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Reviewed by:
  • Arms and the Self: War, the Military, and Autobiographical Writing
  • Frances B. Cogan (bio)
Alex Vernon , ed. Arms and the Self: War, the Military, and Autobiographical Writing. Kent: Kent State UP, 2005. 305 pp. ISBN 0-87338-812-7, $49.95.

A knotty, theoretical offering, Alex Vernon's collection, Arms and the Self, presents critical essays commenting on a literary potpourri of published memoirs, diaries, letters, and "as told to" autobiographies, all of which analyze war and its aftermath on the first-person narrator. The subjects of criticism range from the diary of a self-styled "military brat" to the grimmer reassessments of those who survived combat, and to those at home who waited to hear from them. Vernon's collection successfully brings to public attention the inherent richness of the material available, as well as the widening generic definition of "military autobiography." Nor is the collection narrowly selected by historical period, but rather starts with a critical analysis of Anabasis and ends with the nature of autobiography in the hands of two Gulf War veterans. The collection's inclusion of the voices of military and civilian women, as well as those of African-Americans, testifies to its deliberate attempt to capture as well the insights of those usually on society's margins.

Vernon's critical introduction to the collection lends a vital unity of vision to the work as a whole. In his preamble, Vernon immediately dismisses any imposition of a generic form on military autobiography, telling us that such an attempt is "doomed from the outset" (5). He makes his case persuasively by introducing various forms of military writings, past and near present, showing their mishmash of formal characteristics. His goal with this collection is to exhibit all the military and military-related "selves" implied in his title, and further, to reject the traditionally narrow definition of who can serve as a legitimate commentator on war. He asks a series of formal questions:

Do the narratives of spies "count"? War protestors? Terrorists? Participants in the thirty-year-old international U.S. war on drugs? Survivors, witnesses, and rescuers of the September 11 attacks? . . . In order to establish whom we can consider commentators on war, armed conflict, and military service, we have to establish what we can consider as war, armed conflict, and military service.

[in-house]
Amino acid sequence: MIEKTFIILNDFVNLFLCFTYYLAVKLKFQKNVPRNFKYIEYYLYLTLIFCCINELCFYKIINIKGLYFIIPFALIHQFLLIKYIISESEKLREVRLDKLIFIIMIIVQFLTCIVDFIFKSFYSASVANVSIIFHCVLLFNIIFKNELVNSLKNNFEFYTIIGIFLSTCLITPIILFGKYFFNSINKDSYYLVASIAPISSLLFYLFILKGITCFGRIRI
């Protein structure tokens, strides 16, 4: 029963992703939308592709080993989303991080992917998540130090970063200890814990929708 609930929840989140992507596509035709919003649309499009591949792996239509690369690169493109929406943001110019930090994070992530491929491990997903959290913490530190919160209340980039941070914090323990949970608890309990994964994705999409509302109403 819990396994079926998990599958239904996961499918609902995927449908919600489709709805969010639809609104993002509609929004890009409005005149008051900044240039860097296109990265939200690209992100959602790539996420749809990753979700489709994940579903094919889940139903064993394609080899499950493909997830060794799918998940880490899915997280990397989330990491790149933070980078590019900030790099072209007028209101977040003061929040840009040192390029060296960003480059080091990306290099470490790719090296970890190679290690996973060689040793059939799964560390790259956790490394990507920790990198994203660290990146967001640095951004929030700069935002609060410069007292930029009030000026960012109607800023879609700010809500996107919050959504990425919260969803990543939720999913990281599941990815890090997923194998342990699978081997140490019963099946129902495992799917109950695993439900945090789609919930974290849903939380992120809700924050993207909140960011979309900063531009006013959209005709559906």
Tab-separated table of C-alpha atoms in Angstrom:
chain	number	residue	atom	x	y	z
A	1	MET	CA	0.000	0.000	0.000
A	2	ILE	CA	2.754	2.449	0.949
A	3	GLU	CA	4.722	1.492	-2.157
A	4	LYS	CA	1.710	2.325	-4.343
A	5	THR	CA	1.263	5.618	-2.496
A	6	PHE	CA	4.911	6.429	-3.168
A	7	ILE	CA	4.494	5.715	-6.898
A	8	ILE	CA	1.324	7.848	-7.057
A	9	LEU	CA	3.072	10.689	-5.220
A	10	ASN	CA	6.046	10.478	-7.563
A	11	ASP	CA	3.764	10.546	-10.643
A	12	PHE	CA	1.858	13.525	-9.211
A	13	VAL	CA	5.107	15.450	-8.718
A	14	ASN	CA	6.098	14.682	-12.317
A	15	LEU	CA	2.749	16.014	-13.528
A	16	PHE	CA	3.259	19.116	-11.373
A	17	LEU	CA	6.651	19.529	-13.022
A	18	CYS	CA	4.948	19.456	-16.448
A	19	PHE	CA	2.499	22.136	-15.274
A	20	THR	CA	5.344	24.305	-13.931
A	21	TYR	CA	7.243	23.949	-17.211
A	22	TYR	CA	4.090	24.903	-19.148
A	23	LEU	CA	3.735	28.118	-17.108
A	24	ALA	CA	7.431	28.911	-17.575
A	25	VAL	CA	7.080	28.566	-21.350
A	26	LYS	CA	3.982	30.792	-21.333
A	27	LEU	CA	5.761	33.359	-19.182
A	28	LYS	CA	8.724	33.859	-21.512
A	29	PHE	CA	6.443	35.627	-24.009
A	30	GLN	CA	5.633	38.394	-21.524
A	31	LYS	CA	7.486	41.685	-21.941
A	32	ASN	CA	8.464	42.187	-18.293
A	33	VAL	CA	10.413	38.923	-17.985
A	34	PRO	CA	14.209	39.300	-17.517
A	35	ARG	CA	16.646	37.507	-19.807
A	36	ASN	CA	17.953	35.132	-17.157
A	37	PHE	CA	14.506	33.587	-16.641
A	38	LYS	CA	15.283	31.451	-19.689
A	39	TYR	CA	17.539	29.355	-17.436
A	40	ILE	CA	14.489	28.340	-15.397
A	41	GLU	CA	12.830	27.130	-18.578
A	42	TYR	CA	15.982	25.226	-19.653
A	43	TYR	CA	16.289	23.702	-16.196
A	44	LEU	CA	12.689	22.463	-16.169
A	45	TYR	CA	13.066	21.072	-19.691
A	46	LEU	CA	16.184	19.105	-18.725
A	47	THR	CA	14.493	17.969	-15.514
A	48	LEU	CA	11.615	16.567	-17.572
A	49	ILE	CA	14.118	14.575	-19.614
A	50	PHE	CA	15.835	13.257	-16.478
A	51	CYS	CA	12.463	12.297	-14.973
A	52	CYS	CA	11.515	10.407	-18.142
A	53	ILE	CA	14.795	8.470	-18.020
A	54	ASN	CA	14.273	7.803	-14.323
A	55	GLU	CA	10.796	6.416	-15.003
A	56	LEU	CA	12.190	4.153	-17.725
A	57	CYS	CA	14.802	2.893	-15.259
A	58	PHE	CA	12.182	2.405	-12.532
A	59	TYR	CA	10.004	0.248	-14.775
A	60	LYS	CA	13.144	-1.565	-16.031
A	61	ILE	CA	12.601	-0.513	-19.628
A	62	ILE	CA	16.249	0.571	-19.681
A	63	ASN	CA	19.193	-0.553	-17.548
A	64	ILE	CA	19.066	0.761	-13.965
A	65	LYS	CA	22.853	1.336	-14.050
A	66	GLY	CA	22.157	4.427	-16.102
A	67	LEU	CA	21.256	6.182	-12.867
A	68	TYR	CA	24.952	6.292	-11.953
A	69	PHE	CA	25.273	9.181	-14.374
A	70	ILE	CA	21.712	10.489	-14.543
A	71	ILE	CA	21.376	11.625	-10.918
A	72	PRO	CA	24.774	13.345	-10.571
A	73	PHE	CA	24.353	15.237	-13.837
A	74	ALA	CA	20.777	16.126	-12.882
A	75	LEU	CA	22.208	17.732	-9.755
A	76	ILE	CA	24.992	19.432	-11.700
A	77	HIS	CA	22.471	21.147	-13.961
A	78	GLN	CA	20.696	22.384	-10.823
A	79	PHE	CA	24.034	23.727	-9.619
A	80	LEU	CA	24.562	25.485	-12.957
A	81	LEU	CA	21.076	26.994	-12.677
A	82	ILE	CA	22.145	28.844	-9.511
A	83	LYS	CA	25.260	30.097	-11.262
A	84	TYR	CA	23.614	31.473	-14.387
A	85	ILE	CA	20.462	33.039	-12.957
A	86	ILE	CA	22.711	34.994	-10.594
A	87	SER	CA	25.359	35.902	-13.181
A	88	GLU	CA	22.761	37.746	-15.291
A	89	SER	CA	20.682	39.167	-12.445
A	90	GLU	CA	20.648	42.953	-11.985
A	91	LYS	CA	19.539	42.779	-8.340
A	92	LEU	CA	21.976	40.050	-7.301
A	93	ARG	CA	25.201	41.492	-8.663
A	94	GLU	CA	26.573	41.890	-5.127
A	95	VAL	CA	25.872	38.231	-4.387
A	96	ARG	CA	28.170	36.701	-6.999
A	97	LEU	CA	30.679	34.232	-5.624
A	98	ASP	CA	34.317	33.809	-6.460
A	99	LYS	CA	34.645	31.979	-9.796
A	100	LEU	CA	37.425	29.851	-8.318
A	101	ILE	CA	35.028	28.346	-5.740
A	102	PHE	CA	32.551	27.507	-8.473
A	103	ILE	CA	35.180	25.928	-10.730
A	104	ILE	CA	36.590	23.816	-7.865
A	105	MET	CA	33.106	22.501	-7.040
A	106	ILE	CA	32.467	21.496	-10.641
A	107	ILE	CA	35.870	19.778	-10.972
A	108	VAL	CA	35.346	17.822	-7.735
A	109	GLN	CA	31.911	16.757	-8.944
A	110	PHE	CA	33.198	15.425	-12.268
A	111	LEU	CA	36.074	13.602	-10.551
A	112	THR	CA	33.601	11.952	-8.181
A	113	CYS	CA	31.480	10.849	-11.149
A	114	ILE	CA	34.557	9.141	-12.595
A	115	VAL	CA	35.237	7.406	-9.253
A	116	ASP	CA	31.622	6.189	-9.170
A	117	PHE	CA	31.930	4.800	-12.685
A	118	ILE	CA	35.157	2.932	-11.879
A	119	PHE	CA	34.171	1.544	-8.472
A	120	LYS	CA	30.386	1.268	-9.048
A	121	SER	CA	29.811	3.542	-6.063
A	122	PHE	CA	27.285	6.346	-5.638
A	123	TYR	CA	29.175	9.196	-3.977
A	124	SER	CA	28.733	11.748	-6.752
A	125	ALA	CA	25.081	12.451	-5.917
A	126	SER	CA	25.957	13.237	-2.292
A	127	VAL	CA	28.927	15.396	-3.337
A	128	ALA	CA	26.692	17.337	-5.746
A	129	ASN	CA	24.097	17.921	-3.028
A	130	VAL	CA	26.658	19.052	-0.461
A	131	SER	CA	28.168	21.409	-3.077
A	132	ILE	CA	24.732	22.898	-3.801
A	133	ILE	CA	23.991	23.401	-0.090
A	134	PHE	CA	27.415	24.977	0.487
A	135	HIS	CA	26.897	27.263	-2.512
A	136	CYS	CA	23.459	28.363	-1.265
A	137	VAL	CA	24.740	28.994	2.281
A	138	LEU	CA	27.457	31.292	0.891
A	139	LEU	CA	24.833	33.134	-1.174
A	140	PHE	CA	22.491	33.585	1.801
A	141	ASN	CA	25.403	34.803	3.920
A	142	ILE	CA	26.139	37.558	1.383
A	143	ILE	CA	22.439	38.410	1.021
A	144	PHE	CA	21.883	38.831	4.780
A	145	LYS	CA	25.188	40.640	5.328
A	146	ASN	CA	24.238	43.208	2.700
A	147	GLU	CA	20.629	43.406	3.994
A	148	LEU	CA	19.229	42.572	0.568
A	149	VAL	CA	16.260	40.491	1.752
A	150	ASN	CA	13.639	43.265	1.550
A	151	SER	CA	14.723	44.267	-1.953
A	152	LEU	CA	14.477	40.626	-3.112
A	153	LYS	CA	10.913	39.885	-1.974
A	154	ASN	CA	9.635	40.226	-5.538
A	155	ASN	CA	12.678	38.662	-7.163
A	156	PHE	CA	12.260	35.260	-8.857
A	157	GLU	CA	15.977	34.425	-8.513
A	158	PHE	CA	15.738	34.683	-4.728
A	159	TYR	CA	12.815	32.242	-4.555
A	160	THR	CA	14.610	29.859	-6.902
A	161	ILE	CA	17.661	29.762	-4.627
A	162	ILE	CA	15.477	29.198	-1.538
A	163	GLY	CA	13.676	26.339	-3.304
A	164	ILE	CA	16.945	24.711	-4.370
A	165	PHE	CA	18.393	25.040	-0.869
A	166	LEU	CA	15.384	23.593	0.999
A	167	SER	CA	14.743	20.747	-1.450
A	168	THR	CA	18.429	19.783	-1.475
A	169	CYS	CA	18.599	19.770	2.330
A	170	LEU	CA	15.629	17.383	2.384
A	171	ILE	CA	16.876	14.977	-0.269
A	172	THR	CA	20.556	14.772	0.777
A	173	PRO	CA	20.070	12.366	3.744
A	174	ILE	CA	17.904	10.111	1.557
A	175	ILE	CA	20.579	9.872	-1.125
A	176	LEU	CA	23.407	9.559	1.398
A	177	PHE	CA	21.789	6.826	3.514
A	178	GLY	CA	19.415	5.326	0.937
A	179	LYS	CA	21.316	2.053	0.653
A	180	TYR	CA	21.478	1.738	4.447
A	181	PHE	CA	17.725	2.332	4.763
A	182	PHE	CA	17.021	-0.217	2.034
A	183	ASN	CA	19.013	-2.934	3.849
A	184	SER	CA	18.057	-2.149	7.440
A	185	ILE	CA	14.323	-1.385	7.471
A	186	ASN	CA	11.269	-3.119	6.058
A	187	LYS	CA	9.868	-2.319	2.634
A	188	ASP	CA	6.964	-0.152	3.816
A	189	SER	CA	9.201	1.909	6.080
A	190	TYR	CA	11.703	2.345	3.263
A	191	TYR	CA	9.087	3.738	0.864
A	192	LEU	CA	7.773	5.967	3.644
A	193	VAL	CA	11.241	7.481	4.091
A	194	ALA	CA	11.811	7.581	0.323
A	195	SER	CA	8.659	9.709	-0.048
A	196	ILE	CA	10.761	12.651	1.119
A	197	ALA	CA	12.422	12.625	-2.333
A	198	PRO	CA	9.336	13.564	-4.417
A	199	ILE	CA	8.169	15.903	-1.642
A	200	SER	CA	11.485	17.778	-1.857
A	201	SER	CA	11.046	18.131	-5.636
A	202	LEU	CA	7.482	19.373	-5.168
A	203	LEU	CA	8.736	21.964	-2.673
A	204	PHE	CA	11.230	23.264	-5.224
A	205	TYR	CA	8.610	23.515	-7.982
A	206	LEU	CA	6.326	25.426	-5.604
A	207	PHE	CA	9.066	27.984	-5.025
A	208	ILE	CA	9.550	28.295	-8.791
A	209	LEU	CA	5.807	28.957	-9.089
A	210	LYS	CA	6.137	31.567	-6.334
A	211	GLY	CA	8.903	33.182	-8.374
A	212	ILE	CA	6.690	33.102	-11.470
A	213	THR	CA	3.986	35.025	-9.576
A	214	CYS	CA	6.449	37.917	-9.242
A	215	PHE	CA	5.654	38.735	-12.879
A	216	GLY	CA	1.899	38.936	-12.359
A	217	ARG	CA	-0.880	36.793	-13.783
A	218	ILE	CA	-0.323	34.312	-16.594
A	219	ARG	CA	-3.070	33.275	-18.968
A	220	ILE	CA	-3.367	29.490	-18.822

As he points out (citing Lloyd B. Lewis), only five percent of the GIs encumbered by the Vietnam War were actually in combat; it has become a truism that the more modern the war, the longer the "tail" of support personnel (3). Do supply officers count? Do senior staff members? Do doctors? The tail lengthens. He also emphasizes that there are distinct forms of war writing, including collected dispatches and letters as well as formal autobiographies (some of the latter written with the help of a ghostwriter), and that these forms continue to overlap and blur. This presents problems because writers often [End Page 486] choose forms they feel are appropriate. Such intentions cannot remain unaddressed if we are to examine pieces critically, yet form can transmogrify mid-process, leaving initial expectations only partially fulfilled. And there are new forms emerging, published on the Web site and in the blog. Vernon adds yet another formal conundrum by analyzing the point at which autobiographies turn into simply thinly disguised romans à clef. Should we attempt to treat them as fiction or nonfiction—or has that distinction itself become obsolete?

He does not answer these critical questions so much as map the landscape critics now find before them. The collection of critical essays provides the answers we seek.

This critical struggle begins with the first two historically-related articles Vernon offers us by John W. I. Lee and Robert Lawson-Peebles. Lee stoutly insists that Xenophon is the first writer to write in a genre—military autobiography—without a pre-existing tradition (56). It is on Xenophon's personal narrative, then, that later war commentators like Arrian and Caesar would base themselves, and as Lee asserts convincingly, "anyone who writes of arms and the self marches with Xenophon" (57). Robert Lawson-Peebles disregards Xenophon, and originally places the use of the personal narrative as...


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